by Josh Gross
Live theater doesn't really do sequels. Especially not on the local level. But as part of the city’s sesquicentennial celebration, local playwrights Evan Sesek and Jason Haskins at Alley Rep decided to buck that trend and pen a follow-up to their 2011 play, Voices From the Boise Hole, and it was a good decision. More about why the company decided to pen a sequel can be read in a Q&A with co-writer Evan Sesek after the jump.
Like the original, Voices From the Boise Hole 2 is a series of monologues from a selection of archetypal characters one is likely to encounter in the City of Trees: an Iraq vet working security; a high school girl having a bachelorette party on top of Camel’s Back; a housewife vending Scentsy candles, sex toys and more. One of the best monologues from the first play, a member of Boise State’s Fiesta Bowl championship team waxing nostalgic as he checks IDs at the door to a club at Sixth and Main, was carried over.
The second rendition of the play maintains much of the balance of bizarre and rolling comedy that typified the first, but cuts through much of the insider baseball references that handicapped it, making it far more approachable.
A tandem, dueling monologue between the last Occupy protester and a pitchman for The Citadel speaks to larger universal truths of the American condition as much as it does to Idaho; and a monologue by actor Declan Kempe, as the host of a TVTV community access program about video games, is painfully perfect, coming across as that awkward cousin we all dread discussing anime with at Thanksgiving. Justin Ness, bumbling around the venue talking about his favorite bars and wondering where he misplaced his gun, is the perfect drunk uncle from the same awkward Thanksgiving.
But beneath the approachable anywhereness of the pieces is a hyper-local emotional core depicting characters facing a city and region in transition—a once-sleepy suburb in the midst of an urban renaissance. It could be anywhere, and it could only be here in Boise.
A core component of the play is revisiting one of the characters at several points in her life. First as a high school girl about to get married, then as a young married woman and finally as a divorcee. Her path mirrors that of the city’s, and nicely ties the pieces together.
“Living in Pocatello now, is what living in Boise was like then,” the divorcee says.
The second act is a bit slower than the first, primarily since the comedic pieces are front-loaded. The play resolves with a darker and less playful tone, but remains engaging to the bitter end as a standout piece of theater that nearly anyone—theaterati or not—should be able to appreciate. Especially at the pay-what-you-will price that will endure through the show’s run.
Voices From the Boise Hole 2 runs at Visual Arts Collective through Saturday, April 20. Doors open at 7 p.m. and the show starts at 8 p.m. All shows are pay-what-you-want admission.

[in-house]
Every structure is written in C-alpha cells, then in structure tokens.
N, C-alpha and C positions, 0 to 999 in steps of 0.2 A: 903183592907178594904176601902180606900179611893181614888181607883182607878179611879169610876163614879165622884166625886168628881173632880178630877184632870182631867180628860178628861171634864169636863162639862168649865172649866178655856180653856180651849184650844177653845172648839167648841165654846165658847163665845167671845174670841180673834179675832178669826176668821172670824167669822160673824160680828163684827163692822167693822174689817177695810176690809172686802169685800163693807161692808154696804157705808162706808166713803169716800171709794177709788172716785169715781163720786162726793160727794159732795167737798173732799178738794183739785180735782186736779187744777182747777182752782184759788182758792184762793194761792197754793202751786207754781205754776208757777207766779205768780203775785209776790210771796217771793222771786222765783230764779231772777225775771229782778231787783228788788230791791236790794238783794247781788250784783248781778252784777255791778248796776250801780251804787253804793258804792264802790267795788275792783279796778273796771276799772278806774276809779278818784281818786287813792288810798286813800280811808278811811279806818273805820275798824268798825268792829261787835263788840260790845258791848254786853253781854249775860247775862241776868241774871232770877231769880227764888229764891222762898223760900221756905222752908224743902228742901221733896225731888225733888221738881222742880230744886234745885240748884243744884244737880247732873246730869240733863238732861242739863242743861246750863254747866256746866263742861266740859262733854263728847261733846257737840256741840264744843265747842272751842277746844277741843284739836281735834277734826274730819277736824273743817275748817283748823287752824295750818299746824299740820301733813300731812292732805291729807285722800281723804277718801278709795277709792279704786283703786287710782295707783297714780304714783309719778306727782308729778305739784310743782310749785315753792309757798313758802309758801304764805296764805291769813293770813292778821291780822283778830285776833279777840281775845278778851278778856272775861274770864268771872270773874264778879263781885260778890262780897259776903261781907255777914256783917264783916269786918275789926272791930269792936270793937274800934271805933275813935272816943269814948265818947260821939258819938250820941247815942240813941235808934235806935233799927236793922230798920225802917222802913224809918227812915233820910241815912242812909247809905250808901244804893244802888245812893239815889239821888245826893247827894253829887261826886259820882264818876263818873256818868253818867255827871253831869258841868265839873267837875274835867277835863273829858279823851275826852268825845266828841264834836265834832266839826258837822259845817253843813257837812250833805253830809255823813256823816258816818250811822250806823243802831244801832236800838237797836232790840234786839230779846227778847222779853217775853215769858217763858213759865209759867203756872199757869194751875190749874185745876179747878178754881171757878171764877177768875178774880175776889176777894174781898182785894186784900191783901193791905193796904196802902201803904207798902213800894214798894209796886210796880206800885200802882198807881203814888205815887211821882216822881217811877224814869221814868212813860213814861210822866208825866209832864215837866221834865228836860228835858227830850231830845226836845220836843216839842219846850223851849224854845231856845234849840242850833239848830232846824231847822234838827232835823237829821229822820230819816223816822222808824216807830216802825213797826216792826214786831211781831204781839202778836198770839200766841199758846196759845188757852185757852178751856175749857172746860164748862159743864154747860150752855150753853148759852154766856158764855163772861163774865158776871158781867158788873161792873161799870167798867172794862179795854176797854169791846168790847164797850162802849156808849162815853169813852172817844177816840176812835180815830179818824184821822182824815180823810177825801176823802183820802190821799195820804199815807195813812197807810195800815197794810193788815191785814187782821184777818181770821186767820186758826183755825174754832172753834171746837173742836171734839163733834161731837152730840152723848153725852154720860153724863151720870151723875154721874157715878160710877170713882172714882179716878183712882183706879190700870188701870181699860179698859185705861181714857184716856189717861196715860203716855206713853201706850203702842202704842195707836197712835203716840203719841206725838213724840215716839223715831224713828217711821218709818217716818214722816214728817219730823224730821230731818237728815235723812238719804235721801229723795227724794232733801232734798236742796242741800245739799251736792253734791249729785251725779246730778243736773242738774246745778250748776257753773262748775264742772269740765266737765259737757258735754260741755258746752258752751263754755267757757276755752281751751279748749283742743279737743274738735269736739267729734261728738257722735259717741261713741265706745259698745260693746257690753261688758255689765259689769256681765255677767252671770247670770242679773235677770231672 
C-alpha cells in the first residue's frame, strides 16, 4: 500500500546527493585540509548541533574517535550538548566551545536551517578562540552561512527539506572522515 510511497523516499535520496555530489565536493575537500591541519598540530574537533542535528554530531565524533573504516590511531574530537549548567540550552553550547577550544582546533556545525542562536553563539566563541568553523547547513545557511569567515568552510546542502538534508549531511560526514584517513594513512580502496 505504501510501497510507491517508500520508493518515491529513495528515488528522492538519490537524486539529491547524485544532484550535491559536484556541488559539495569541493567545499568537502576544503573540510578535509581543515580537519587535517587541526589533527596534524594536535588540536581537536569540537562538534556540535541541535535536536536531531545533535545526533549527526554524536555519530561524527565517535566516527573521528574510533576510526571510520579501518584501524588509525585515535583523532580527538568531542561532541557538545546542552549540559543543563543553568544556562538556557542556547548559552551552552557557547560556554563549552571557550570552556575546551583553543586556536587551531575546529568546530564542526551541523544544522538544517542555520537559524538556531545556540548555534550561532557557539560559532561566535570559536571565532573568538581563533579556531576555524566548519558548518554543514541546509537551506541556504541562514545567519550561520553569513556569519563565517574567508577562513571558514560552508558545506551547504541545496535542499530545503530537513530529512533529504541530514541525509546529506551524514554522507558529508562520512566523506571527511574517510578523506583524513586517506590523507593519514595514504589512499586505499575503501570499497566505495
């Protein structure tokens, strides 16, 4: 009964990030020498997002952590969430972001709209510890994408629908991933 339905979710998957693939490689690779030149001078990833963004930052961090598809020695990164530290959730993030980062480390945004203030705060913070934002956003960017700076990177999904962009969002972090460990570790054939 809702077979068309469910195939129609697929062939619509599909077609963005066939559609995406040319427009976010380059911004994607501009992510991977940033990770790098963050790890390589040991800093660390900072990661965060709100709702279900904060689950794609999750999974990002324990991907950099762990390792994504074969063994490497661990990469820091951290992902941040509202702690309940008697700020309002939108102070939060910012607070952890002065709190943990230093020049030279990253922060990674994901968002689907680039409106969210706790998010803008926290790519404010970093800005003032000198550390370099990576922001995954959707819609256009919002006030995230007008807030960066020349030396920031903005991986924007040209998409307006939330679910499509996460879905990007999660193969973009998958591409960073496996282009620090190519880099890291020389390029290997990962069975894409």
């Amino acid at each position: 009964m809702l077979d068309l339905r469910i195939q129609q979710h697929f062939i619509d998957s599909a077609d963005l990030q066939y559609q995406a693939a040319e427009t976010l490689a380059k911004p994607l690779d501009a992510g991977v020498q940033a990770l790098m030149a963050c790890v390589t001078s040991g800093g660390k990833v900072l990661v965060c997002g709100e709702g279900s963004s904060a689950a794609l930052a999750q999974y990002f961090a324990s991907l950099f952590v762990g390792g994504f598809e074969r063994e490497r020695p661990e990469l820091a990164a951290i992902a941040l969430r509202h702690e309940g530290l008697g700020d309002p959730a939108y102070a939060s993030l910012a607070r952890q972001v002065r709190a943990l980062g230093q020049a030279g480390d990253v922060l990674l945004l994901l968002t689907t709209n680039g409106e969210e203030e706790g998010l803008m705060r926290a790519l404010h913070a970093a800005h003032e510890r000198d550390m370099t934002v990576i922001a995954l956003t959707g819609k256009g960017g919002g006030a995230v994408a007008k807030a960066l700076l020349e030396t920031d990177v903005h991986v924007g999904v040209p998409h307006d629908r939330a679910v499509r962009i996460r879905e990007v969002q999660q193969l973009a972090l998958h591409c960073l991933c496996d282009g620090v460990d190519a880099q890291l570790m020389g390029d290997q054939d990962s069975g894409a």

Q&A with Evan Sesek
Boise Weekly: Why do another one?
Sesek: There was a few reasons. One was that I felt we had more to say about Boise and everything. Part of it was the Boise 150 thing and it felt right [that] to celebrate it the best way we could was with the theater. We also wanted to see if we could find another through-line ... and do things differently than we did last time. So we played a little bit more with some things, like audience interaction pieces. We just wanted to do something new.
BW: Will there be a third?
Sesek: I don’t know, it kind of depends. But I could see there being a third one. We had some ideas. As much as it’s about Boise and everything, it’s about people. So this time we’re just kind of exploring the future, where the city is going. That was the thing. Going back to why we do it, now the hole is being filled, so how do you do a show called Voices From the Boise Hole? It’s a sign of progress, and some people welcome the progress and some people are afraid of Boise turning into too big a city. So if we can find another thing, another theme, that we want to explore ... then maybe.
BW: So why did you carry over one monologue from the first play?
Sesek: So we originally had another future version of his that we were going to put in, but it didn't work out. But we still like having that one in there because it felt like it fit the theme we were going for about your past, your future.
BW: Why only the one running character?
Sesek: We had little, kind-of-sort-of connections, like where you heard Ralph’s voice on the answering machine. We kind of liked the idea of exploring the evolution of a woman’s life in three different monologues, and it worked well with seeing her marriage as past-present-future. We could have done it with the other characters, but it just felt right with those three stages. Originally, we had just a divorcee monologue. And then I had the teenage girl, but she was mostly talking about technology. And then we were like, "What if she were getting married young?" And then liked that as a through-line.
BW: What do you like about this one compared to the first one?
Sesek: The last one was more about what it’s like to live in a place that’s really livable but feels sort of stagnant at times. This one feels a bit more universal in the theme itself. This one is more about your life moving forward and it’s not stopping, or your city moving forward and it’s not stopping. I like that it feels a little more broad.